31 August, 2008

Palin and Sexism

One thing the Palin candidacy has illuminated is the degree to which there's still a great degree of sexism in our politics. Contrary to the view of pissed-off Hillary supporters and PUMAs, no one viewed her as a less qualified candidate because she was a woman. However, that's exactly what's happening with Palin.

Tim Kaine was on the shortlist to be Obama's veep pick. And his record looks a lot like Palin's. He's been governor of Virginia since 2006 and before that he was Lt. Governor for a few years and Mayor of Richmond. Now, he's run somewhat larger governments than Palin, but he still has very little in the way of national experience. But I don't think that if Kaine had been picked by Obama you'd be seeing pieces like this blog post from James Fallows, who is sure that Palin will make some gaffe related to her lack of preparation on national issues.

This sort of counterfactual thinking is basically speculation, but I'll take as hard evidence that I've noticed myself making exactly the same kinds of assumptions as Fallows (and Klein and Yglesias) have been making. Palin has a week to prepare--and all she'll really have to do is make stump speeches. Assuming she's an intelligent, driven, articulate person (and I have no reason to assume she isn't), she should have no problem getting ready in that amount of time. Yes, she hasn't been campaigning for the last 18 months but that's true of every vice-presidential candidate ever (except perhaps John Edwards in 2004).

As far as governance, I think the same argument I've used in the past to allay fears of Obama's own inexperience applies to Palin equally well. That is, the experience of the President doesn't matter too much because they have access to teams of experts, speechwriters and advisers to tell them what to do. So really what you should look for is a candidate that picks good advisers. Incidentally, this is one of the primary reasons I like Obama. Now, we don't know what kind of advisers Palin would pick, but there's really no reason to think she wouldn't pick good ones. (McCain on the other hand... .) So the "heartbeat away" argument doesn't really hold water unless there's some other reason that she wouldn't be able to make good decisions...like maybe she was a beauty queen and is a mother of five? Just sayin'...


Elliot said...

The difference between her and Kaine, or other politicians on the low end of executive experience is that she's from Alaska. This is an important point -- Alaskan politics are famously aloof from the rest of American politics. Kaine may not have much more experience per se, but he has had a lot more experience dealing day in and day out with the issues that will be talked about on the national stage, especially foreign policy.

I don't think its especially sexist to think that because Palin has been isolated from even the most rudimentary debate over foreign policy in a way other similar politicians are not, she is very likely to come across as much less informed on that issue particularly, and particularly in contrast to her VP rival.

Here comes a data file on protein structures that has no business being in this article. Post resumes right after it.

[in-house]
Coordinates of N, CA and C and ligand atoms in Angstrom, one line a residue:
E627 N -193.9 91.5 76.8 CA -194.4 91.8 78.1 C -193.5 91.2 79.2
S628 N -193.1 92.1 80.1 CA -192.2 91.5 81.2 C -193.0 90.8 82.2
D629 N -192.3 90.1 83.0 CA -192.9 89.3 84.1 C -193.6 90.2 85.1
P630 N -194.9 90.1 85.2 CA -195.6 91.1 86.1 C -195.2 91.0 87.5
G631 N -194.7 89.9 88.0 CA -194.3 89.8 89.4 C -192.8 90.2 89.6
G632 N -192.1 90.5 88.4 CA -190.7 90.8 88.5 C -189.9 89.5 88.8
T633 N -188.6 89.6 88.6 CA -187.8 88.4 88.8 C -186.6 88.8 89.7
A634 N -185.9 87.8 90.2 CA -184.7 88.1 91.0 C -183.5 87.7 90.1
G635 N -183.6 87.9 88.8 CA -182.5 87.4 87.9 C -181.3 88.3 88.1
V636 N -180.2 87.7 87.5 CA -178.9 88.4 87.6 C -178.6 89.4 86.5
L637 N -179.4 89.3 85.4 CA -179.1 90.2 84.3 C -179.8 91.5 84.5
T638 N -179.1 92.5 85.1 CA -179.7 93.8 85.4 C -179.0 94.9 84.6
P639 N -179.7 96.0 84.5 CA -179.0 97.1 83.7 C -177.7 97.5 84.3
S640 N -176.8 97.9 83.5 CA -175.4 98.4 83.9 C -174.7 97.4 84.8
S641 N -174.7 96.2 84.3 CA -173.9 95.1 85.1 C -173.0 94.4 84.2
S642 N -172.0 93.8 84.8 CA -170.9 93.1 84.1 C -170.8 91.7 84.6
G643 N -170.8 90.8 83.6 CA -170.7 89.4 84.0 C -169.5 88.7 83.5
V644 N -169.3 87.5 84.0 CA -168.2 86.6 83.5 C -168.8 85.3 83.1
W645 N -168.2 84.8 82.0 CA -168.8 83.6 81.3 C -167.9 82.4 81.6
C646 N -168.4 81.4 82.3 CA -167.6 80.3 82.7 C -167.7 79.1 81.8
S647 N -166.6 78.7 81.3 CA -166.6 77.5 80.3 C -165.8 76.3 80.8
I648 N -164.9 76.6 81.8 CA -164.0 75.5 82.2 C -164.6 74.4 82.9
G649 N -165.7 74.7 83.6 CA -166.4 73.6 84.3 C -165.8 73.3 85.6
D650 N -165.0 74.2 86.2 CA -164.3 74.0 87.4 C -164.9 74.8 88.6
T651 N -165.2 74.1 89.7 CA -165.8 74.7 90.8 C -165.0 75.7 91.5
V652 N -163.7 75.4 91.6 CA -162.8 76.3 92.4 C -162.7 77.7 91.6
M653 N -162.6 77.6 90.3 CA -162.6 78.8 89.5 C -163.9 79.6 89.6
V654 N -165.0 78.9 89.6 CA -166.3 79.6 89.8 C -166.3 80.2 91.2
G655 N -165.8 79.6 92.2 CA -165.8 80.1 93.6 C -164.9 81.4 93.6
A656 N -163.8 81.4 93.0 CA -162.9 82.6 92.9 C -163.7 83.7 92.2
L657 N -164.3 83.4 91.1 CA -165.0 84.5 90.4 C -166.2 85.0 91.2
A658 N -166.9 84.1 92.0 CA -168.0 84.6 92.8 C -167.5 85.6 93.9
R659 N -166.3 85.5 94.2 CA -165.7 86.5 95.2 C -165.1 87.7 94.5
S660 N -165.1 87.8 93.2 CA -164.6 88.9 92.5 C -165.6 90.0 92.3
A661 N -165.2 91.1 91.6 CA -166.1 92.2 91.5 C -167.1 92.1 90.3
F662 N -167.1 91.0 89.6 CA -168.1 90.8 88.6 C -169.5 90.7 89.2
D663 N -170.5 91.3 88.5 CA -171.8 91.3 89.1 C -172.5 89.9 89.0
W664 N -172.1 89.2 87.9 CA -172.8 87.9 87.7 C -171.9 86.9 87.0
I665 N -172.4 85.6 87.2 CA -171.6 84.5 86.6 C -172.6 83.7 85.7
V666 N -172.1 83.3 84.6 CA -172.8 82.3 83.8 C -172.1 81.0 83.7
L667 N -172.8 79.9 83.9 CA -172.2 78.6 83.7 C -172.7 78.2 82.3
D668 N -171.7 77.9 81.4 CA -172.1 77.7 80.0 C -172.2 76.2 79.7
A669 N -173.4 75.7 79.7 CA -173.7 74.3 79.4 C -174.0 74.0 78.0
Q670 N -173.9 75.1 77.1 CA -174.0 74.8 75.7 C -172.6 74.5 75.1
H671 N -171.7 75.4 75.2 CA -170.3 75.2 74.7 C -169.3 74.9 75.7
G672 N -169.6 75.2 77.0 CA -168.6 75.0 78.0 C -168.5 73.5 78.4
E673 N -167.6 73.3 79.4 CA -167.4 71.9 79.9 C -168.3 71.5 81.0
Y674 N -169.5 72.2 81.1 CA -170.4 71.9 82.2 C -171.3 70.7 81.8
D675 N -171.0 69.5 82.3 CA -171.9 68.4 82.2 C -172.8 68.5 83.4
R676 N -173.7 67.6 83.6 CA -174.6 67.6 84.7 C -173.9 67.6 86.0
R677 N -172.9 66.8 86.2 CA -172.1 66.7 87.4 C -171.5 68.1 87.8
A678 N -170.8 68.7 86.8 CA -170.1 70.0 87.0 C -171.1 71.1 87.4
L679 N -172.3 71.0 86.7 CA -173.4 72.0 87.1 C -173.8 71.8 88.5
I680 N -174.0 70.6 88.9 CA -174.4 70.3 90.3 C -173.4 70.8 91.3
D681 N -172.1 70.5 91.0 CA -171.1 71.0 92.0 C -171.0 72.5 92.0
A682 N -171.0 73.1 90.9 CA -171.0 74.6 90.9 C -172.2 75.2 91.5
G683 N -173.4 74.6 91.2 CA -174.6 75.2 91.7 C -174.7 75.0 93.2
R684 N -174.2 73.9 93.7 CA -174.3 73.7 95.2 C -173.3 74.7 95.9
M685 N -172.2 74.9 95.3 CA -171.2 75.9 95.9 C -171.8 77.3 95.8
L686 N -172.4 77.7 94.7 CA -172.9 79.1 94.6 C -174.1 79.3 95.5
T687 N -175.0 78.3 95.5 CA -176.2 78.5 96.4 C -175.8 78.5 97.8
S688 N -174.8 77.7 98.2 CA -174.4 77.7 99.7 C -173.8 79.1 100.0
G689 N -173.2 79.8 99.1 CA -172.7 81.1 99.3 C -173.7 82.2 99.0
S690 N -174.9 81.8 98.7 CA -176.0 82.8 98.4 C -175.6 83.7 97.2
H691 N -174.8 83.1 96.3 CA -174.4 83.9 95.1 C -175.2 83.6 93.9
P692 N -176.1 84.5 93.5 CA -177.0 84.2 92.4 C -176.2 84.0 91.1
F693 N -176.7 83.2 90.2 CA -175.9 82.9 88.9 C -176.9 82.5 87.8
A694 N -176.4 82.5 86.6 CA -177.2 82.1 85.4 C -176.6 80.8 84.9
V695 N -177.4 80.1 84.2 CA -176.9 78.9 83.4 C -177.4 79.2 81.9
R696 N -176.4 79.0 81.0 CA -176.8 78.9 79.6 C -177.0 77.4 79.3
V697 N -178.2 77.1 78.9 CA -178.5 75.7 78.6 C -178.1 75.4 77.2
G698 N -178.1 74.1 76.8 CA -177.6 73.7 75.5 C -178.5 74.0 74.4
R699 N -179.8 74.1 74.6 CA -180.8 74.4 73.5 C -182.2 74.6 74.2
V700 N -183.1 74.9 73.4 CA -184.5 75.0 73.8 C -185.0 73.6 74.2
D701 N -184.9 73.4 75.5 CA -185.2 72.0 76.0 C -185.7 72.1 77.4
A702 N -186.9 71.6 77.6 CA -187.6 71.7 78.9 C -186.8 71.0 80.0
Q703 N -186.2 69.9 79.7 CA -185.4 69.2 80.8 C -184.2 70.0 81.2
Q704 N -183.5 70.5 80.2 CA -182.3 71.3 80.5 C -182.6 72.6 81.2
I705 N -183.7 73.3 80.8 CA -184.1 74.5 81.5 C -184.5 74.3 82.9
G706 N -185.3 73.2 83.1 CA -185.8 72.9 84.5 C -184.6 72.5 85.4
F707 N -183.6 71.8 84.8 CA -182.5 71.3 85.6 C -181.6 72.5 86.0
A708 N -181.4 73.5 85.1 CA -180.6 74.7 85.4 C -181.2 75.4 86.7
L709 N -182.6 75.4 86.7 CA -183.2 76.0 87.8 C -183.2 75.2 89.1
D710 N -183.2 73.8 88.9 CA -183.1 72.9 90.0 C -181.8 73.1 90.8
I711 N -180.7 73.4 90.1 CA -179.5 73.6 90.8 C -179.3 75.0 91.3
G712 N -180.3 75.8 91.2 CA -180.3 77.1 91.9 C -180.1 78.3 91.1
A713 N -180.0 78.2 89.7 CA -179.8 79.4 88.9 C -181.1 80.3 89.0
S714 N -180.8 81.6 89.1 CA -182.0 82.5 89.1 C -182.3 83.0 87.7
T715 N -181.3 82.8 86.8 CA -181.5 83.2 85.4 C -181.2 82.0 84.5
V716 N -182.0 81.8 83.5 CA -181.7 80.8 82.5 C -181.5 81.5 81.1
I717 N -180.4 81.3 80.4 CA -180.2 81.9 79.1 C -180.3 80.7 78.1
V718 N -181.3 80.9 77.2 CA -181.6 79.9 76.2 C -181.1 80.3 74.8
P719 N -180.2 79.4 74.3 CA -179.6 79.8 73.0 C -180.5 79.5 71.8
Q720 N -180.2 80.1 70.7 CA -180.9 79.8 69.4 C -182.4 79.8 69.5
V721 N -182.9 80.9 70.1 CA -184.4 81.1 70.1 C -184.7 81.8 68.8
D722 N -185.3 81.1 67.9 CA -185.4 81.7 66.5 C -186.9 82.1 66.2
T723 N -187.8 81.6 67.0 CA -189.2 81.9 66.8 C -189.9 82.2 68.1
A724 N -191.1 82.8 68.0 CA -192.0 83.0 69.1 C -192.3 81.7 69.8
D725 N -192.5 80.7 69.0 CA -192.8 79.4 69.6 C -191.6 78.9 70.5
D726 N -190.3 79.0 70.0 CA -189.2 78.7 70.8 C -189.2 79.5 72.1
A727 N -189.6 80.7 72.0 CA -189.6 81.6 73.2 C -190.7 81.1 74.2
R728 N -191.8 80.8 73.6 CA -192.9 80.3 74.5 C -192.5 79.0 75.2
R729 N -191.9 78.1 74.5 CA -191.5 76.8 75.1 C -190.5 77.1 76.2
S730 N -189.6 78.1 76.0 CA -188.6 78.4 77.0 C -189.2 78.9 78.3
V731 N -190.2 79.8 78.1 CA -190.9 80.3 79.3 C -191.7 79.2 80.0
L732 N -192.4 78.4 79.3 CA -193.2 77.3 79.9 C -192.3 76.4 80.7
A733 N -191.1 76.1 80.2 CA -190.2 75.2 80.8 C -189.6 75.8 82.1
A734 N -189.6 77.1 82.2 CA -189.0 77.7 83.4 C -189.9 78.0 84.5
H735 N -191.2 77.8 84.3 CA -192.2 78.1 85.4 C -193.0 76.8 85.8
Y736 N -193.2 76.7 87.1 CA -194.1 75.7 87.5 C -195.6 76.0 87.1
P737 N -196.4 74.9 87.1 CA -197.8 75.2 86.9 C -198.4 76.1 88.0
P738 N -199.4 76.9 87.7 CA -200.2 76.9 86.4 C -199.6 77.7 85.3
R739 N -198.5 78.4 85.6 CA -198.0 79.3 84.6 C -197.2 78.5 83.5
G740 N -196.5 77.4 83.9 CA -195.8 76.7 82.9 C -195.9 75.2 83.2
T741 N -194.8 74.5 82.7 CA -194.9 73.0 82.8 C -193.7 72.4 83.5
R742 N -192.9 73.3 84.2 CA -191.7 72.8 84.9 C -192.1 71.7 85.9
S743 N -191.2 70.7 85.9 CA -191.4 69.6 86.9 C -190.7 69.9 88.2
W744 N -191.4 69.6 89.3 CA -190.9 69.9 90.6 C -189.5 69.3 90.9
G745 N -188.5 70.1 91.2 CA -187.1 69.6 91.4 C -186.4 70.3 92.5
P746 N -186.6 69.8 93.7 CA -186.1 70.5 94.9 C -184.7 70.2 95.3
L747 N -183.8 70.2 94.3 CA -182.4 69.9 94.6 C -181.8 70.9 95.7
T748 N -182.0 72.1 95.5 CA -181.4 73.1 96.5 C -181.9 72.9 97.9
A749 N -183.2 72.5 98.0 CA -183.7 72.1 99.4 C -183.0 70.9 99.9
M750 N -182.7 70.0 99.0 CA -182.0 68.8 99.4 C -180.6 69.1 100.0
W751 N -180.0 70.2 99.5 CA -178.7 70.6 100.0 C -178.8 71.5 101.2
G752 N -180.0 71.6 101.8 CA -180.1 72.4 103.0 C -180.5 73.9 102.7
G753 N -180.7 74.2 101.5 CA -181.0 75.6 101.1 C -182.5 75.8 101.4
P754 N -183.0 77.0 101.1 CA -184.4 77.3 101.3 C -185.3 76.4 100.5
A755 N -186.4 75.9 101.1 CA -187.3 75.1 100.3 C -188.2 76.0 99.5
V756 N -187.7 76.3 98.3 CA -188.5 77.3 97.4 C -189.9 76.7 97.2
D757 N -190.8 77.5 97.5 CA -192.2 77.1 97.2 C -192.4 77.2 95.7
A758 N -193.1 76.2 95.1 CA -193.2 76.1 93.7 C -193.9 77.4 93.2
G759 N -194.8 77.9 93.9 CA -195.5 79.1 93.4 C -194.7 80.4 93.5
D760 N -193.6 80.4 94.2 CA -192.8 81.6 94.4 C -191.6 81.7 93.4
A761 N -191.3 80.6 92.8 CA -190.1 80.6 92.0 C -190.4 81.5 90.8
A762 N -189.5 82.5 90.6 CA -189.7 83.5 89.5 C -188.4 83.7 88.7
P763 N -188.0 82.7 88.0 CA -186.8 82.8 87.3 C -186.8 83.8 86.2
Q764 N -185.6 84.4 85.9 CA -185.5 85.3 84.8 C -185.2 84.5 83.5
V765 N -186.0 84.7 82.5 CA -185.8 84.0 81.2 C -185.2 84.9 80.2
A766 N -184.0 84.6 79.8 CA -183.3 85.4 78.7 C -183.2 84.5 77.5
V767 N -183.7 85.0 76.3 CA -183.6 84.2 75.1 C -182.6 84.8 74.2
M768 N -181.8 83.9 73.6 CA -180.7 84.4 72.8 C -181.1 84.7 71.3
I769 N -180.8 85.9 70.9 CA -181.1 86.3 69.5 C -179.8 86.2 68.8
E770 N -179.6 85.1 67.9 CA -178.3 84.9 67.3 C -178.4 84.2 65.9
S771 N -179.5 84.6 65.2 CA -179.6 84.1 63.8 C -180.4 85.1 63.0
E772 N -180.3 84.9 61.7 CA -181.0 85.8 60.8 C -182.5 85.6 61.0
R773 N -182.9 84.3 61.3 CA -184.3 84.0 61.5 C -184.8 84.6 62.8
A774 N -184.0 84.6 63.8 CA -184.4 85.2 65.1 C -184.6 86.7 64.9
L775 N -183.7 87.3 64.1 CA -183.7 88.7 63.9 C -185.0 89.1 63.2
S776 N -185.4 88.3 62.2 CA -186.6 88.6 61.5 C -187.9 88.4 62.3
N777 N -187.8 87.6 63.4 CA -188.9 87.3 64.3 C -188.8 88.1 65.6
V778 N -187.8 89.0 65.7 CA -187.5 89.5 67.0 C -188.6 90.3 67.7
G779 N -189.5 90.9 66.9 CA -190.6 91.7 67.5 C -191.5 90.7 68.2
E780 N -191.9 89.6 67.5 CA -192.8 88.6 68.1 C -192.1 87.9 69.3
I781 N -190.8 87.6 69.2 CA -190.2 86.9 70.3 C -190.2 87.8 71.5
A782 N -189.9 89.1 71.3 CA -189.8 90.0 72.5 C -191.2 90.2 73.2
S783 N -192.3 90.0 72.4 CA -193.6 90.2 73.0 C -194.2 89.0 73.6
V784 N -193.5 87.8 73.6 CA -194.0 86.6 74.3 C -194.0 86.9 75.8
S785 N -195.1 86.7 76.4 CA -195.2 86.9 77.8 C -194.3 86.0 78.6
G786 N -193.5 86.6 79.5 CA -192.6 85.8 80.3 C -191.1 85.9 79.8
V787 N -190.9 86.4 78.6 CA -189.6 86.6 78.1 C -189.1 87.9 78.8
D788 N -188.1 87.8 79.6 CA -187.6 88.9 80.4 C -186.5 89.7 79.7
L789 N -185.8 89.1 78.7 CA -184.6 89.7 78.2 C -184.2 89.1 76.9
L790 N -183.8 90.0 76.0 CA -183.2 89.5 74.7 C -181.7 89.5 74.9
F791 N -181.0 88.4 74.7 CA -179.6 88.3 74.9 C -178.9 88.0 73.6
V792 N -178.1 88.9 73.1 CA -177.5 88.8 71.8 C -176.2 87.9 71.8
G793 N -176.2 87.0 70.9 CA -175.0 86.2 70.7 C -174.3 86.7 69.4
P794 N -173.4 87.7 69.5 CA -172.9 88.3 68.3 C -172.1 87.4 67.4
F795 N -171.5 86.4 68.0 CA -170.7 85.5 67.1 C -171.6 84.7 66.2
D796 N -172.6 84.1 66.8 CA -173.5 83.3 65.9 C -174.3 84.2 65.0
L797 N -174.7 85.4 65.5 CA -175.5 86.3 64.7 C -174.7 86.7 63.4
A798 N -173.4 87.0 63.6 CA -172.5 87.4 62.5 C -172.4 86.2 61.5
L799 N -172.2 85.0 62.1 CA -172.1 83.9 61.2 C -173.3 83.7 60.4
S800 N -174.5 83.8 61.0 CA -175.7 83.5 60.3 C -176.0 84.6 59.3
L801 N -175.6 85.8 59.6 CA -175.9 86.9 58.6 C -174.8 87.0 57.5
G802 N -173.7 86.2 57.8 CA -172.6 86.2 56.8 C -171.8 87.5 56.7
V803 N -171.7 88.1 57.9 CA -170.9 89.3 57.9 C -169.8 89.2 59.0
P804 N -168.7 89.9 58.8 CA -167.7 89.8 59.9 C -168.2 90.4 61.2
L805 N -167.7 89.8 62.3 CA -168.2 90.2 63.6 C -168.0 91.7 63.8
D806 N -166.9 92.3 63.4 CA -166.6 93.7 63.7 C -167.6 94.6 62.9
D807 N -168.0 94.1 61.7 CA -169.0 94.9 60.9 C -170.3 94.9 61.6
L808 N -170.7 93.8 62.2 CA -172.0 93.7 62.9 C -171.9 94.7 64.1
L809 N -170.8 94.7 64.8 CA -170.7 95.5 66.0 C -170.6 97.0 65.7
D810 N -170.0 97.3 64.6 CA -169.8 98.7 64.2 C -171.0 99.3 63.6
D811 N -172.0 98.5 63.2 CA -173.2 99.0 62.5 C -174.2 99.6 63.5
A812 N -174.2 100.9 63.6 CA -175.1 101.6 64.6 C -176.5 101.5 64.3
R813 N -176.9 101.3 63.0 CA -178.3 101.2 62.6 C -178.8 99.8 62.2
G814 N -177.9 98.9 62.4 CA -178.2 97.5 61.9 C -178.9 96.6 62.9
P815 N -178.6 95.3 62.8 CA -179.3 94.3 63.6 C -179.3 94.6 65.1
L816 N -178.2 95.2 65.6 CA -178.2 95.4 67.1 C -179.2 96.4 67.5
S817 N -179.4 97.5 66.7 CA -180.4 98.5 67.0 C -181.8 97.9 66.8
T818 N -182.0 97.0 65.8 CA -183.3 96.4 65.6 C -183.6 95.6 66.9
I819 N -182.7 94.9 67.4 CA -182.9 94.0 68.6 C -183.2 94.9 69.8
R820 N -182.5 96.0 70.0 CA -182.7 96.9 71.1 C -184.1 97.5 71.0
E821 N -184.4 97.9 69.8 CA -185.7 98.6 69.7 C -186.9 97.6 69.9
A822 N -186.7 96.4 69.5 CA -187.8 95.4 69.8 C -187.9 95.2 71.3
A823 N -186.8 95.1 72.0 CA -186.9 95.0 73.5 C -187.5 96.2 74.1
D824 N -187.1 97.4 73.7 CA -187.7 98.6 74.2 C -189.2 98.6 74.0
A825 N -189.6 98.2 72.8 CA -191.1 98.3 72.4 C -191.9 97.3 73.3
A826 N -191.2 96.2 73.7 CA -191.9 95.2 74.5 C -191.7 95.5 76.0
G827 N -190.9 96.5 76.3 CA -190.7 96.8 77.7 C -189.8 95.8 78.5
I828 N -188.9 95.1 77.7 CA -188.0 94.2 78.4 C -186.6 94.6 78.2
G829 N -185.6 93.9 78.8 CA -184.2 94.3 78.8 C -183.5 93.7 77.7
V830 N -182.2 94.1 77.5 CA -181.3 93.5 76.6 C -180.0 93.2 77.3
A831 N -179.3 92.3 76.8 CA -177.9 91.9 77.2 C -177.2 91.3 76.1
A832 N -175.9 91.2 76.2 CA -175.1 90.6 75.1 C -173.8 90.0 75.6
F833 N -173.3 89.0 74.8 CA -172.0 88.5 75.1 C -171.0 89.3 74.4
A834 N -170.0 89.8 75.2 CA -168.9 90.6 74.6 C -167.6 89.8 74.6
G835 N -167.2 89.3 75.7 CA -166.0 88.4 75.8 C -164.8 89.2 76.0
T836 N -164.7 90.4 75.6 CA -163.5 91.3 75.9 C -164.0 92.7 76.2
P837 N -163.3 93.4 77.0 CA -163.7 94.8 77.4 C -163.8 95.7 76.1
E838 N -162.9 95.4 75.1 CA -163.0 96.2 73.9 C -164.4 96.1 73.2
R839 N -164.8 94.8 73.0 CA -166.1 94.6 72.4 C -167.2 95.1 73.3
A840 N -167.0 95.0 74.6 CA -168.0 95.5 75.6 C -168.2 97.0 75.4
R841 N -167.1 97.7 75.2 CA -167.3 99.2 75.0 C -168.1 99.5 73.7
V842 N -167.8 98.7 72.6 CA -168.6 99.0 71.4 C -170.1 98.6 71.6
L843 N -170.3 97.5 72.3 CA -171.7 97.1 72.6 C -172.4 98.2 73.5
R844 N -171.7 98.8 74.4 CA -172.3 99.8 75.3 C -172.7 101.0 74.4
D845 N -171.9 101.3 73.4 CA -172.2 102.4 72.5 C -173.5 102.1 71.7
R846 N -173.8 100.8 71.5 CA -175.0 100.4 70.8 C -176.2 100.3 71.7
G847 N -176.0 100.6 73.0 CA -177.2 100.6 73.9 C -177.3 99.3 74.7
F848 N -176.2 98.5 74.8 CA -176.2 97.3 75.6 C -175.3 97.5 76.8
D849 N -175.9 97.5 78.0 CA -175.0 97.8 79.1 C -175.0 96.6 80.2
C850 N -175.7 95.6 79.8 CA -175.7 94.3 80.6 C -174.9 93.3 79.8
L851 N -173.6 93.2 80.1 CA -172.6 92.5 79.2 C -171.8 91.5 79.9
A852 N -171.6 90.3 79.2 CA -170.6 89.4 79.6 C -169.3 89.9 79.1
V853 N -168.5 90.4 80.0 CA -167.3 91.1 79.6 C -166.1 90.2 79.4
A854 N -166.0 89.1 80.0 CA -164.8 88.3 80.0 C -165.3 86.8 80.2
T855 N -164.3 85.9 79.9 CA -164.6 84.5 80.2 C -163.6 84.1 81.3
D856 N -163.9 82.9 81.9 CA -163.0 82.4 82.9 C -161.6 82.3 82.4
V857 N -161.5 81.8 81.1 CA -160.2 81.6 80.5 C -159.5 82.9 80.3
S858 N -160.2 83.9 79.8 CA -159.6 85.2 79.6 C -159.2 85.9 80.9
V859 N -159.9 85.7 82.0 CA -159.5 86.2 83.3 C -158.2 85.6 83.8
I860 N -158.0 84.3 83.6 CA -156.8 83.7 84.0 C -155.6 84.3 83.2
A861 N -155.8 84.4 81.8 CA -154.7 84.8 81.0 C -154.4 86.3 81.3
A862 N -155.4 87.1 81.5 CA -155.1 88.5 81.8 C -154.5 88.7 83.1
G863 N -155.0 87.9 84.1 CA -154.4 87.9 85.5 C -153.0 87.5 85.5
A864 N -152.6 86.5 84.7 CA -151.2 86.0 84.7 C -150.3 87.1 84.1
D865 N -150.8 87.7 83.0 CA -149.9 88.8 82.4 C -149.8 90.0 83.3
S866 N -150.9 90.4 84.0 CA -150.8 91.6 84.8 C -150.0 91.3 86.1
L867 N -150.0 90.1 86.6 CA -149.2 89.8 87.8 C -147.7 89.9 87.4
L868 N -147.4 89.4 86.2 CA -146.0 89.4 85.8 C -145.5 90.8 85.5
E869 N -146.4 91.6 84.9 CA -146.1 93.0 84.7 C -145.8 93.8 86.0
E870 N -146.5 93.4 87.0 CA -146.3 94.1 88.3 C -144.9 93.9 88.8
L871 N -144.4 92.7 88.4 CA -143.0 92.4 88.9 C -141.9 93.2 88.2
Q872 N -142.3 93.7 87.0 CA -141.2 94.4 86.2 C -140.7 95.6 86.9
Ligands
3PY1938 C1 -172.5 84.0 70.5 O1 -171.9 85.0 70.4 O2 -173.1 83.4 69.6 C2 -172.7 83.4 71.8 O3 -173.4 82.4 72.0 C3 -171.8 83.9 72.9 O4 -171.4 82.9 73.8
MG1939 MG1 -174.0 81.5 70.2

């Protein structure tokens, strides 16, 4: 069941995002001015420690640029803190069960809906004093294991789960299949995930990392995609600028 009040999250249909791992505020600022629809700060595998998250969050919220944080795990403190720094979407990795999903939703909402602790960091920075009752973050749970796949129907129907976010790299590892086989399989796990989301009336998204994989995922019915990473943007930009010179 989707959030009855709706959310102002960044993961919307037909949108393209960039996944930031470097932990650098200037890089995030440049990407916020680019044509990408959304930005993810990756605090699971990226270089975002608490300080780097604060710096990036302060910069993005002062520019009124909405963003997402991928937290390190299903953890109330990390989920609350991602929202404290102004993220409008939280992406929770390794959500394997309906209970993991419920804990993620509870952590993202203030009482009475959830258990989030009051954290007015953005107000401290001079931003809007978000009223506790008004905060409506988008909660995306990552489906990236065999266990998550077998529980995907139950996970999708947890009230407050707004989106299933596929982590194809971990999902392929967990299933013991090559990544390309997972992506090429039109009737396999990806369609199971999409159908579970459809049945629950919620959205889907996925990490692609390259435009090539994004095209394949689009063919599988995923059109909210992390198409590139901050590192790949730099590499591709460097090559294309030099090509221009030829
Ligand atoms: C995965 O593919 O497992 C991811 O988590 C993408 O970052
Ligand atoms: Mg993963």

Cassady said...

If I understand you right, Elliot, I'm in agreement. I don't think sexism has played any role thus far in assessing Palin as a candidate, other than speculations whether she will bring over Hillary-supporting women (tip of the hat to Guadalupe).

Now, I'm not saying that there's not sexism inherent in our politics, indeed it's there in everyday life. I equate the "woman" situation to the "black" situation with Obama. This is all happening on such a high level that no one will risk there neck to broach the issue.

It would be political and social suicide for anyone to openly admit that they wouldn't vote for either Palin or Obama specifically because she/he is a woman or black, respectively.

Elliot said it well around Bach-Par, "there's this giant freaking elephant in the corner that no one is talking about." I think that is exactly the point. People are being overly careful about how they approach anything with racial or sexual overtones--even Obama's campaign has to avoid playing the race card in reverse. We almost saw that explode a few weeks ago.

Now, the fact that there is this uber-careful attitude around the whole election represents the latent sexism/racism that actually does abound. Just by tip-toeing everywhere, we're openly admitting the rampant nature of these feelings.

What I like is the McCain campaign trying to create its own elephantitis by throwing "ageism" into the melee. Of course, he IS really, REALLY old...

At any rate, I look forward to lively discussions in the future concerning whether or not we're judging our candidates based on platforms or shall we say, "other" issues.

spencer said...

Elliot, point taken about Alaskan politics. Although I would say that the difference that you are getting at between Palin and Kaine probably has more to do with whether they had their own national aspirations than where their home states are located. She's isolated because she chose not to participate.

I think that is beside the point, though. All of these arguments are valid and correct. My point was that I do not think a male candidate with the same experience would be subject to the same degree of scrutiny with respect to her level of experience. I think our tendency would be to say "well, he should be able to catch up in a week or so." And maybe that is a standard that is too LOW, but I do think there is a difference.

I agree with Cassady that no one's explicitly saying that she can't be president because she's a woman, just as no one explicitly said that Obama couldn't be president because he was black. But I think we all agree that there were people who thought that and didn't say it or were unconsciously affected by their prejudices, even if they didn't admit it to themselves.